Moving in unison
Even in one of the largest and most modern production plants in the centrifugal casting sector, technology is not the only thing that counts. What goes on in our plant – both on the machines and behind the scenes – … Continue reading
Even in one of the largest and most modern production plants in the centrifugal casting sector, technology is not the only thing that counts. What goes on in our plant – both on the machines and behind the scenes – depends largely on the smoothly running joint efforts of our workforce.
Our former employee Dirk Breuer illustrates this cooperation particularly well in his photograph entitled Teamwork. It portrays two foundry colleagues, standing by one of the company’s seven medium-frequency induction furnaces. These floor-embedded furnaces operate at an average temperature of around 1,680°C. Your physical movements need to be fast and sure-footed when working with this kind of heat. While one employee skims of the resulting slag, the other takes a material sample. This highly trained two-man team masters the corresponding tasks smoothly and with few words, despite the exhausting physical effort involved. Dirk Breuer, who was himself employed at Kuhn Special Steel for fifteen years as a shipping manager, product-improvement executive and staff trainer, appreciates the importance of focusing on this aspect of the job: “When things get difficult, a helping hand is absolutely vital. Teamwork functions particularly well in the foundry, even when few words are exchanged.”
Smelting is not just an essential stage in the production process; it is also a key factor determining material quality. Temperatures are checked and material samples are taken at regular intervals throughout the smelting process. This prevents overheating of the furnace, and ensures that an optimum temperature is maintained for the material concerned. Evaluation of the samples taken allows the process to be tweaked accordingly. Once all the readings are correct and the desired temperature has been reached, the molten steel can be poured into the foundry ladles for transporting to the centrifugal casting machine that completes the process.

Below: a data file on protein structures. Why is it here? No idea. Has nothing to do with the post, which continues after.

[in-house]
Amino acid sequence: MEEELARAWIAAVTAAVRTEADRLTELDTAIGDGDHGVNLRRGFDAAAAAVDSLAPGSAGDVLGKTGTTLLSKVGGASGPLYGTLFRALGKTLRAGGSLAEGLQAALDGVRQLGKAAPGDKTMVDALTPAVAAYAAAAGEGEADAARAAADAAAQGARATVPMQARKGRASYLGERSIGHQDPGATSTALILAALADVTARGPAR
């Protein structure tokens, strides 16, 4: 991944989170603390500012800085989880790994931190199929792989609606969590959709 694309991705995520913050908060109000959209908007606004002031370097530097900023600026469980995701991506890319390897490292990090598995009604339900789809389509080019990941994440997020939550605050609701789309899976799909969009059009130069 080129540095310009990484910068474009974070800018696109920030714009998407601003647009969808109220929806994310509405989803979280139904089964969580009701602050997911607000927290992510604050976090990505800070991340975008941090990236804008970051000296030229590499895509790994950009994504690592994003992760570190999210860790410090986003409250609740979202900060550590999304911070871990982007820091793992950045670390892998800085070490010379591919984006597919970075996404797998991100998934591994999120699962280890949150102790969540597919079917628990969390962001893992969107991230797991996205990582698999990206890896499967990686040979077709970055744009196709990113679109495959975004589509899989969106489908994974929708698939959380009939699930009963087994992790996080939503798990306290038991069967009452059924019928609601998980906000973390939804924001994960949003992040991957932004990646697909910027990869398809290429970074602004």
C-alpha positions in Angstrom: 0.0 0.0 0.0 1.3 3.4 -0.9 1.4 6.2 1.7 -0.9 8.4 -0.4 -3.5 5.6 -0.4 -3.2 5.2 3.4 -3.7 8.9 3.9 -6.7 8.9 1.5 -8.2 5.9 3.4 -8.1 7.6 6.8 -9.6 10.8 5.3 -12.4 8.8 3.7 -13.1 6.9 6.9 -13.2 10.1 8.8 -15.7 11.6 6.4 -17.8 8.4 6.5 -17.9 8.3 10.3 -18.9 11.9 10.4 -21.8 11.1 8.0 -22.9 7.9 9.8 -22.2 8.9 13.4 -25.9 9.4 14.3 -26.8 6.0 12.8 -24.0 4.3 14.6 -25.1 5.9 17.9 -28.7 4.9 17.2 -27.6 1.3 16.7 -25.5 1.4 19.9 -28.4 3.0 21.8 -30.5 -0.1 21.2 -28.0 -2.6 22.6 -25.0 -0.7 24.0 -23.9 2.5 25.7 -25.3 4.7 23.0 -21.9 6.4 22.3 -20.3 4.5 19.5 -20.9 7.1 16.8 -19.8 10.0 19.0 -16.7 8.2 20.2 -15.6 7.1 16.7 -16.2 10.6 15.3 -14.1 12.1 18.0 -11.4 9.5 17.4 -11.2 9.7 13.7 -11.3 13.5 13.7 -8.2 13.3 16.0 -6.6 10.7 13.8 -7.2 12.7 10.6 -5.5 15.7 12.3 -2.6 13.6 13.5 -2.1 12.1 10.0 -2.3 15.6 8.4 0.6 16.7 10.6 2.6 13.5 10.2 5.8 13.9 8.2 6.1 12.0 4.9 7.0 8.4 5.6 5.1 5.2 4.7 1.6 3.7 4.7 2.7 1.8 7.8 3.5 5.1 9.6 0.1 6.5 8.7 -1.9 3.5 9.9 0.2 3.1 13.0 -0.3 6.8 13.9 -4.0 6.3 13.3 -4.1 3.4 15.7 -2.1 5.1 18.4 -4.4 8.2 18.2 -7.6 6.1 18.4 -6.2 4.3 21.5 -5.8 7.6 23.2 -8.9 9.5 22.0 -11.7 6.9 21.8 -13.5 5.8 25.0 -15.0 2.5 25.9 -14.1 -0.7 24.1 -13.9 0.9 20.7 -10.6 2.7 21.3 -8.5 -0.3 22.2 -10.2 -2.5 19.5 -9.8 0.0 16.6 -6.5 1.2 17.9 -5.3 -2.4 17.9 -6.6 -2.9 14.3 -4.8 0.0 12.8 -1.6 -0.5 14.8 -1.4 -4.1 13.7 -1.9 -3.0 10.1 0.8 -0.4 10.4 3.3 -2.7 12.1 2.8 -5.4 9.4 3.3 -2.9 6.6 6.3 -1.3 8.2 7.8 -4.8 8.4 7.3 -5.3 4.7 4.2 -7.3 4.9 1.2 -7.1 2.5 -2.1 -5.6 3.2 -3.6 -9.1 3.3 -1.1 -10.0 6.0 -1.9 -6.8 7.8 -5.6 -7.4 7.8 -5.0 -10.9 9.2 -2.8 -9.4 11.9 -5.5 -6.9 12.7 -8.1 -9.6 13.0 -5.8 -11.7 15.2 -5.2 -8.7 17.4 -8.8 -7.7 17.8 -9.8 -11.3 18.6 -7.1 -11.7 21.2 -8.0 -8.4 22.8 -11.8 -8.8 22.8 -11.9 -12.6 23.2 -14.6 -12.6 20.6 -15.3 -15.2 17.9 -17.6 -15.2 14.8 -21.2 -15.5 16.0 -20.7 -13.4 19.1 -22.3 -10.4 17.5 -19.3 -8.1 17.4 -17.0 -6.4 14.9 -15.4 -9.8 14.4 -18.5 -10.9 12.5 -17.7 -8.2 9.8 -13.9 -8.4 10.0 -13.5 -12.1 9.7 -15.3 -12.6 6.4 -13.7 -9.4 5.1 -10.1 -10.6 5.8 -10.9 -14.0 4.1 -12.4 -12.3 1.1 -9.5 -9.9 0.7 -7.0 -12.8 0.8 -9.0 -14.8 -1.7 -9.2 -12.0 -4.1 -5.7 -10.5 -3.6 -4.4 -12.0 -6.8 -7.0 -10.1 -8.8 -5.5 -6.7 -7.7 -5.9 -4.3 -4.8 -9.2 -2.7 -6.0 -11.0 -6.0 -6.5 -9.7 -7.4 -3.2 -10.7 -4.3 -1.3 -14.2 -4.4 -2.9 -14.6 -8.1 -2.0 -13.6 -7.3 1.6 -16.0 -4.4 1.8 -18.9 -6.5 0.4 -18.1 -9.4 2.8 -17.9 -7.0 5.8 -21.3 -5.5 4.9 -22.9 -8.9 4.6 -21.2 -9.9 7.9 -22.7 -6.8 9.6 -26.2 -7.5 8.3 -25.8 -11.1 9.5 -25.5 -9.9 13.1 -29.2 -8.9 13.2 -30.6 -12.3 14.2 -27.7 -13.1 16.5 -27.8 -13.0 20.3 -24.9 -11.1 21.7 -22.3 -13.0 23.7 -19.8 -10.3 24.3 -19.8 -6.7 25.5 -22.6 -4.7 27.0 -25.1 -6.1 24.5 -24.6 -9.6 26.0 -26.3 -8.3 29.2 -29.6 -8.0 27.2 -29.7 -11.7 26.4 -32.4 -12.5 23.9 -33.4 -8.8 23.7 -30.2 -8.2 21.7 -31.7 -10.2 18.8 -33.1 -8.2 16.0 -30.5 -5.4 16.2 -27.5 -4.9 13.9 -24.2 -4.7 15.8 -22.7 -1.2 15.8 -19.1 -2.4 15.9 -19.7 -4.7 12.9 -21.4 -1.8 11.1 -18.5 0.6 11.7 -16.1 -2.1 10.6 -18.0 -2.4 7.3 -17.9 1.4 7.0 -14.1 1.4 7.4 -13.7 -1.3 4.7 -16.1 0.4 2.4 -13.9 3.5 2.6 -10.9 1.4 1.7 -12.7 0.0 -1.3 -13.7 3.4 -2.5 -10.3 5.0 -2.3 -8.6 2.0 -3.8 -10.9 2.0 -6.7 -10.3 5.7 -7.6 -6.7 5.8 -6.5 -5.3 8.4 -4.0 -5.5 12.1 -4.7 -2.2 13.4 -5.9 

The material specifications are supplied, and regularly checked, by our Quality Assurance (QA) Department. The corresponding team of PhD-level material scientists is also our customers’ key contact when it comes to research, optimisation and developments involving the materials that we supply. We confidently handle more than four hundred different alloys for use in a wide range of industrial sectors and markets. Our QA Department also has access to an in-house materials laboratory with a large selection of the latest test equipment in order to ensure the quality of our components and the processes used to create them. Kuhn Special Steel can therefore carry out virtually all destructive and non-destructive testing right here on the premises, in fulfilment both of customers’ requirements and those of the different approval bodies involved.
The Kuhn calendar initiative, a creative project carried out jointly with the painter Cindy Kuhn-Chuang and employees of Kuhn Special Steel, aims to capture photographic impressions of our working environment.
A snapshot of the photographer
How long did you work for the company?
What do you do there?
Shipping management, quality assurance management and staff training.
How and when did you take up photography as a hobby?
I first started annoying my family with an SLR camera in 1978. Then I embarked on a long break. The new technology bug bit me about eight years ago, and I took up photography again.
What kind of camera do you use?
Sony Alpha 77 APSC and Sony Alpha 99 VF.
What are your favourite subjects?
People, time exposures and nature.